The link between IBD and vitamin D has been reinforced by animal models evaluating immune system modulation through the signaling of vitamin D through its receptor (VDR) (53). The VDR is expressed on monocytes, macrophages, and leukocytes (54, 55), dendritic cells (56, 57), activated CD4+ and CD8+ T cells (58), and intestinal epithelial cells (48). Vitamin D has been shown to inhibit antigen presenting cell production of IL-12, a cytokine responsible for T-helper cell development (59), and also to directly inhibit T-cell activation and proliferation (60). Additionally, vitamin D has been noted to induce expression of a CD susceptibility gene NOD2 in monocytic and epithelial cells (48). Indeed, IBD mouse models that are VDR deficient have poor regulation of the immune system and impaired intestinal epithelial barrier integrity resulting in severe gastrointestinal inflammation (53). Conversely, vitamin D supplementation has shown therapeutic benefit, attenuating spontaneous enterocolitis in the IL-10 knock out mouse, and reducing the relapse rate in adult patients with quiescent CD (61, 62).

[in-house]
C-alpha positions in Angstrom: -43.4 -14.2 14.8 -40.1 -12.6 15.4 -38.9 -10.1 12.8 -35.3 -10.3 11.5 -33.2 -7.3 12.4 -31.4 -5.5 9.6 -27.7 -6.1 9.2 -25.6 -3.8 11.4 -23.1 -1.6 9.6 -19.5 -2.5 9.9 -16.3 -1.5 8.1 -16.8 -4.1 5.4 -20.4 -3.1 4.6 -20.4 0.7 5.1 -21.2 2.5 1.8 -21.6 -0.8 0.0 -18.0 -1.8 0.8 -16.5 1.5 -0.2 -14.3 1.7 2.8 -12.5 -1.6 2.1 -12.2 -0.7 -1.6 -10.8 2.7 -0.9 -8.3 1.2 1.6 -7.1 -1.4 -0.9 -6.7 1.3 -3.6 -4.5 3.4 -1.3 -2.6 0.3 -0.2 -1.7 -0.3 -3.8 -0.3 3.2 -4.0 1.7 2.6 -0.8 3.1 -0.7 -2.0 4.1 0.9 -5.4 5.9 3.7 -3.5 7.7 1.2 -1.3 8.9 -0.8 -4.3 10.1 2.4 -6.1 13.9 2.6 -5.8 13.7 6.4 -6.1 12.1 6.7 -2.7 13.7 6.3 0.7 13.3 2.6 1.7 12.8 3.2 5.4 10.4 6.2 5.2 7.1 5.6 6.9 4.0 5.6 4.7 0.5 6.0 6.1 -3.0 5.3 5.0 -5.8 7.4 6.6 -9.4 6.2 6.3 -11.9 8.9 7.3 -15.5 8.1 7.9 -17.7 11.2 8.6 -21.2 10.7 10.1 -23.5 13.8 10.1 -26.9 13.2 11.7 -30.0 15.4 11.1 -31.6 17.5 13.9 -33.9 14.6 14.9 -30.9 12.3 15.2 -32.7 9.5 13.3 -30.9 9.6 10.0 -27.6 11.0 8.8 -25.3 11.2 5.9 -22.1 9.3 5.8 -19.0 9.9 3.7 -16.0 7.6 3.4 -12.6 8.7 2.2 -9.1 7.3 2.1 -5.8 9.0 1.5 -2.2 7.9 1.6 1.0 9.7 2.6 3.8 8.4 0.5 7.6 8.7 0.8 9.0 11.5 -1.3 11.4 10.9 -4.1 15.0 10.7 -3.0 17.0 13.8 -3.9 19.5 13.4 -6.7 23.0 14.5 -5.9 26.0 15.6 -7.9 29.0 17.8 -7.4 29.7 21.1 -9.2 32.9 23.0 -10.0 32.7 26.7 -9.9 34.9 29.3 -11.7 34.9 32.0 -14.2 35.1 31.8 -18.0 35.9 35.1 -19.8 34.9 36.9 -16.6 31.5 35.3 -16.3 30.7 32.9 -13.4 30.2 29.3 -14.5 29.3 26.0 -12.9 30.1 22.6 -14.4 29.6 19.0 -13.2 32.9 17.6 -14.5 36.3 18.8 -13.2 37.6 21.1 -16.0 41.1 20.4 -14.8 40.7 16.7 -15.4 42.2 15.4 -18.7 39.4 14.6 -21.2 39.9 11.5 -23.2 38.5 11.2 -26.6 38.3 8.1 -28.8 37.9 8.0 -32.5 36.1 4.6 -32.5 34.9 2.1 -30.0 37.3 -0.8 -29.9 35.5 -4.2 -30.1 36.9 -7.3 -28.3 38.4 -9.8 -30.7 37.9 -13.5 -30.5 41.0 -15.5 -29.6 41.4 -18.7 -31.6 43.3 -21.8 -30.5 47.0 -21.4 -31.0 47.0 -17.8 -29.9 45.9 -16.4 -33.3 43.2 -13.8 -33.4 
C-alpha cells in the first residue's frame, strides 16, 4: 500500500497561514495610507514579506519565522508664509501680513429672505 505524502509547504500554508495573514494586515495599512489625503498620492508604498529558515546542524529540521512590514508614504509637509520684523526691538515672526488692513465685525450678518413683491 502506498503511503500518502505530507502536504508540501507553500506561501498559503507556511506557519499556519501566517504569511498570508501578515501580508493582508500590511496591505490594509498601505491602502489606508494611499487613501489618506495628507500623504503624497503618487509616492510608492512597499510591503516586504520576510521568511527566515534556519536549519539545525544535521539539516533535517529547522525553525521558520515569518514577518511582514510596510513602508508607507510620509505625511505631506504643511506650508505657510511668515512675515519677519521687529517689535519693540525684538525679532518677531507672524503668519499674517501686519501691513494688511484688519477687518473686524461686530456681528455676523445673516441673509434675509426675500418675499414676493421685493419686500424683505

Over recent years there have been considerable advancements toward understanding the role of genetics in IBD. At present, over 160 susceptibility loci/genes for CD and UC have been identified (63). Genetic factors account for 13.6% of variance in CD and 7.5% for UC (64). Of the identified loci, 110 are common to both CD and UC, and more loci have been discovered with IBD than any other complex disease (65). Although identification of these loci allows a clearer understanding of the disease, the gene products, function, and their role in pathogenesis remain unclear. To date a majority of the genetic research has focused on IBD populations in North America and Northern Europe. A better understanding of IBD associated genes and genetic variability among different ethnic groups may advance our understanding of the disease. Consequently, a need for expansion to include other ethnicities, and their associated IBD genes is an important area of research as it is anticipated that additional genes likely exist for these populations including the South Asian population (66).